Question #e695c

1 Answer
Nov 11, 2015

Answer:

#T_"f" = -1.28^@"C"#

Explanation:

I'm not entirely sure why the problem provides the density of the water, since that is not needed to find the boiling point and the freezing point of the solution.

I can only assume that your solution contains #"57.8 g"# glucose dissolved in #"465 mL"# of water. Since the density of water is to be taken as #"1.00 g/mL"#, this will not make any difference for the final result.

So, the first thing would be to determine the mass of water

#465color(red)(cancel(color(black)("mL"))) * "1.00 g"/(1color(red)(cancel(color(black)("mL")))) = "465 g"#

The equation for freezing-point depression looks like this

#DeltaT_f = i * K_f * b" "#, where

#DeltaT_f# - the freezing-point depression;
#i# - the van't Hoff factor, equal to #1# for non-electrolytes;
#K_f# - the cryoscopic constant of the solvent;
#b# - the molality of the solution.

In your case, glucose is a non-electrolyte, which means that it does not dissociate to form ions in solution. As a result, you have #i=1#.

In order to calculate the molality of the solution, you need to know two things

  • the number of moles of solute, in your case sucrose
  • the mass of the solvent, in your case water, expressed in kilograms

Use glucose's molar mass to determine how many moles you have in that sample

#57.8color(red)(cancel(color(black)("g"))) * " 1 mole glucose"/(180.156color(red)(cancel(color(black)("mL")))) = "0.3208 moles glucose"#

The molality of the solution will thus be - do not forget to convert the mass of the water from grams to kilograms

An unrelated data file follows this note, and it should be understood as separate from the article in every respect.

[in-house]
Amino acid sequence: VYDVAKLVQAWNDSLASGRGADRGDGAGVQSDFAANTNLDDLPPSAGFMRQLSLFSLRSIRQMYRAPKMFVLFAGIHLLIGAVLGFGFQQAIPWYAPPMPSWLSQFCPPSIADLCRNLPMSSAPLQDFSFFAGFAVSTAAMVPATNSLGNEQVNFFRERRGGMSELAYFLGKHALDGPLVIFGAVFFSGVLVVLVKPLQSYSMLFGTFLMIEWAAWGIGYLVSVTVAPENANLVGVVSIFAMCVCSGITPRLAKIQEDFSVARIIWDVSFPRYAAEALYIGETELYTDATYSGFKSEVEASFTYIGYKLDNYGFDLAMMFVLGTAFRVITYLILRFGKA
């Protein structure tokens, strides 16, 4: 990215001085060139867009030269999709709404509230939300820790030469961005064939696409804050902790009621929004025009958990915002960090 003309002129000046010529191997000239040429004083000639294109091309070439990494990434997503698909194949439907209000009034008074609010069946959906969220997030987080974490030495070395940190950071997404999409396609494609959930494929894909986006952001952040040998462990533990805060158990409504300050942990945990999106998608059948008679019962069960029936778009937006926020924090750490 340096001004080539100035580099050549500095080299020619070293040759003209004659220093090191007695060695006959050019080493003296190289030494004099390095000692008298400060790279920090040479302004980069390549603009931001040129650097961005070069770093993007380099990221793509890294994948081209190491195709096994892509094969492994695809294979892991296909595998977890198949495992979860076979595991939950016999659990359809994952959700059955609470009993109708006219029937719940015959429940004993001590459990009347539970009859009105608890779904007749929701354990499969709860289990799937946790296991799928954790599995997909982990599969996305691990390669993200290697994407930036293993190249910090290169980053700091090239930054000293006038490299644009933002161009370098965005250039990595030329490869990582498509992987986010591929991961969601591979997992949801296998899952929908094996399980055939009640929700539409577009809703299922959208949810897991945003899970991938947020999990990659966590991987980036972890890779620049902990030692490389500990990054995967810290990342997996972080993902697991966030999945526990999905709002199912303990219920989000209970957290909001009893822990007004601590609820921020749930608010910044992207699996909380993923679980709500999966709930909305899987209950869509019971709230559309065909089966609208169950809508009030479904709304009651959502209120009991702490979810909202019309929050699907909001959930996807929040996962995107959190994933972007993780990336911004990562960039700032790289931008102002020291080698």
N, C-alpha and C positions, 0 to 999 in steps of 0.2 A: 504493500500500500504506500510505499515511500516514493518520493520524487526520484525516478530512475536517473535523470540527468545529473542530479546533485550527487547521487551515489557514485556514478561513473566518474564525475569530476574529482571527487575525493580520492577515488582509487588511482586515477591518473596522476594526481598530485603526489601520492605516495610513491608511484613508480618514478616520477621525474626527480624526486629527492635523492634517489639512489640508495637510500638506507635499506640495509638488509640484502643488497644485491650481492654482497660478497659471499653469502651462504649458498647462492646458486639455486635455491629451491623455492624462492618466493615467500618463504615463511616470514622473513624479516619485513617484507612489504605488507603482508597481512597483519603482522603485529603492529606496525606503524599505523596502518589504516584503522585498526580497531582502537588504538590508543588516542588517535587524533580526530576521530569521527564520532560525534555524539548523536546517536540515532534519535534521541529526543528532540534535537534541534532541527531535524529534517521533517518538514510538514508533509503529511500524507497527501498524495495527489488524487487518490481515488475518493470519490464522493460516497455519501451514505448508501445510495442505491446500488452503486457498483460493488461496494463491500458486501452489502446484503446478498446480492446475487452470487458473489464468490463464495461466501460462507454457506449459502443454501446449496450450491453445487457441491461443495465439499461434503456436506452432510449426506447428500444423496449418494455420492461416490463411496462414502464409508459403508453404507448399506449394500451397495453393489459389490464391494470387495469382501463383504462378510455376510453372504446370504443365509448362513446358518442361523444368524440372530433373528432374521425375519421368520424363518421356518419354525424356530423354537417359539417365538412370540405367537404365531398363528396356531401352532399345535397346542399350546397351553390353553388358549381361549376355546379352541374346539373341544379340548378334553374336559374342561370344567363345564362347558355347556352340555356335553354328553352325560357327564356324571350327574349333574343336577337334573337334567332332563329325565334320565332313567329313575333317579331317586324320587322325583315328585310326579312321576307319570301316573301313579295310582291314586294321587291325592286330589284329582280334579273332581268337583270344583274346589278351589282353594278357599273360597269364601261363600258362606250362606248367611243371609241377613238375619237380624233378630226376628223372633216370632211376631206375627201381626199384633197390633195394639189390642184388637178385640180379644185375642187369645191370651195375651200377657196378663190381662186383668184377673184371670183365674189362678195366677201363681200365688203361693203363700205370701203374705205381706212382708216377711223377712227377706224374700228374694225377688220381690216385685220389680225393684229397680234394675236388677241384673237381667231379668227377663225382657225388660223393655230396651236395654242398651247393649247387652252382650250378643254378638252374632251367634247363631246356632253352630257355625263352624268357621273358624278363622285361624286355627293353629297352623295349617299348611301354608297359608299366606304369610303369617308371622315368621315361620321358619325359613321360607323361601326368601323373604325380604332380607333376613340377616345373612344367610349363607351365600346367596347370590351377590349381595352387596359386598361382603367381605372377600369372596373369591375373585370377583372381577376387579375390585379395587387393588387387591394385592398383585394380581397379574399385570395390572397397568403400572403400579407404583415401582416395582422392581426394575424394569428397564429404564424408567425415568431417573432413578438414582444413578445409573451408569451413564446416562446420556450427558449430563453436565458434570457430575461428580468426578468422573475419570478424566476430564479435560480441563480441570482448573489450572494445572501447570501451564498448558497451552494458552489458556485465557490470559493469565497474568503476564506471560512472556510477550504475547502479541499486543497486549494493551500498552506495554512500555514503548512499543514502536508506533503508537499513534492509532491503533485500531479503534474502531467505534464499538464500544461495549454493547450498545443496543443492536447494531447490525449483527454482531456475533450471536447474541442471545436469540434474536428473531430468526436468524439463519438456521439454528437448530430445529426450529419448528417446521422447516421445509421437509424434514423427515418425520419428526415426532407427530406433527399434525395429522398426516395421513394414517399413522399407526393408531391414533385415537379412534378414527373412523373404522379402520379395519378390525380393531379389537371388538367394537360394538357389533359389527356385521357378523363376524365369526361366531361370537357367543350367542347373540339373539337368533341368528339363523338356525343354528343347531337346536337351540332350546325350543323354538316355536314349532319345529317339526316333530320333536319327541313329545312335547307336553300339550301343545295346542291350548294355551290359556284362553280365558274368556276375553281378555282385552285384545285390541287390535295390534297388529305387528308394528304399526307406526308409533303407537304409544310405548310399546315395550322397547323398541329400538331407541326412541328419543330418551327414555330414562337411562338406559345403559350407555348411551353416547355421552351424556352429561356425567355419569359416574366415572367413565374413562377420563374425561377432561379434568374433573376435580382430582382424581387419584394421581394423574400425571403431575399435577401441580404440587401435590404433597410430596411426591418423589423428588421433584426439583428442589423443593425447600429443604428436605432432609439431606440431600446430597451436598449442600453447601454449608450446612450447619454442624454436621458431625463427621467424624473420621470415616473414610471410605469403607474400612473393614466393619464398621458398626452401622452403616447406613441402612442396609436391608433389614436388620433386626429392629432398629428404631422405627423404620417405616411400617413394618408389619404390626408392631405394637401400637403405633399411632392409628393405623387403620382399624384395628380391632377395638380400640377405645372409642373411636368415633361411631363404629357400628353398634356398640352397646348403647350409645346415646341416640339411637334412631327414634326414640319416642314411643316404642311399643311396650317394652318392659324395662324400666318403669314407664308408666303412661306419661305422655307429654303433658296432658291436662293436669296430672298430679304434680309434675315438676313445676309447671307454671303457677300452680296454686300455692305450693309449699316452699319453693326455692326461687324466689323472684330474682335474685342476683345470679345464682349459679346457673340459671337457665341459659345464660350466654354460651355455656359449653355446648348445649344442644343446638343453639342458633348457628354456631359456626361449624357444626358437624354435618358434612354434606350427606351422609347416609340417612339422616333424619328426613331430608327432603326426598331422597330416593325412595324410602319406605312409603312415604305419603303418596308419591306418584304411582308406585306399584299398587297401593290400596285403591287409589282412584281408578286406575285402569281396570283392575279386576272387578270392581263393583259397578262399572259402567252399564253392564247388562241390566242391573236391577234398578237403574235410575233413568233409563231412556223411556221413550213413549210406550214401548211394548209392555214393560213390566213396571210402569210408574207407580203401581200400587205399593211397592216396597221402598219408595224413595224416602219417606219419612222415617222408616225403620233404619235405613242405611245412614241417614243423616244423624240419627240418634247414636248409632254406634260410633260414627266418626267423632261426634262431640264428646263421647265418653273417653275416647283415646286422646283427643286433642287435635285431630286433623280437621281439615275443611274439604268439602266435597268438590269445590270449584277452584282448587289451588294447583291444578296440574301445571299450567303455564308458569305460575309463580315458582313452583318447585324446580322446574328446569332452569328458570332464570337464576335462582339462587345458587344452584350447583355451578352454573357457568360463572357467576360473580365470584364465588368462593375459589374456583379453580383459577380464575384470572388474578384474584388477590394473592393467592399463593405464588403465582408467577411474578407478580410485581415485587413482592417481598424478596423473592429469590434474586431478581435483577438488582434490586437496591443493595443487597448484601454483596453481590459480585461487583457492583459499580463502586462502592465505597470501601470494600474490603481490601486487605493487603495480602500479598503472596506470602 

#color(blue)(b = n_"solute"/m_"solvent")#

#b = "0.3028 moles"/(465 * 10^(-3)"kg") = "0.6899 moles/kg" = "0.6899 molal"#

You can find the values of water's cryoscopic and ebullioscopic constants here

http://www.vaxasoftware.com/doc_eduen/qui/tcriosebu.pdf

So, plug in your values and determine the freezing-point depression

#DeltaT_"f" = 1 * 1.86^@"C" color(red)(cancel(color(black)("kg")))/color(red)(cancel(color(black)("mol"))) * 0.6899color(red)(cancel(color(black)("moles")))/color(red)(cancel(color(black)("kg"))) = 1.283^@"C"#

The freezing-point depression is defined as

#DeltaT_"f" = T_"f"^@ - T_"f"" "#, where

#T_"f"^@# - the freezing point of the pure solvent
#T_"f"# - the freezing point of the solution

This means that the freezing point of the solution will be

#T_"f" = T_"f"^@ - DeltaT_"f"#

#T_"f" = 0^@"C" - 1.283^@"C" = color(green)(-1.28^@"C")#

I'll leave the calculation of the solution's boiling point to you as practice. The equation for boiling-point elevation is

#DeltaT_b = i * K_b * b" "#, where

#DeltaT_b# - the boiling-point elevation;
#i# - the van't Hoff factor
#K_b# - the ebullioscopic constant of the solvent;
#b# - the molality of the solution.

Plug in your values and solve for #DeltaT_b#, then use

#DeltaT_"b" = T_"b" - T_"b"^@#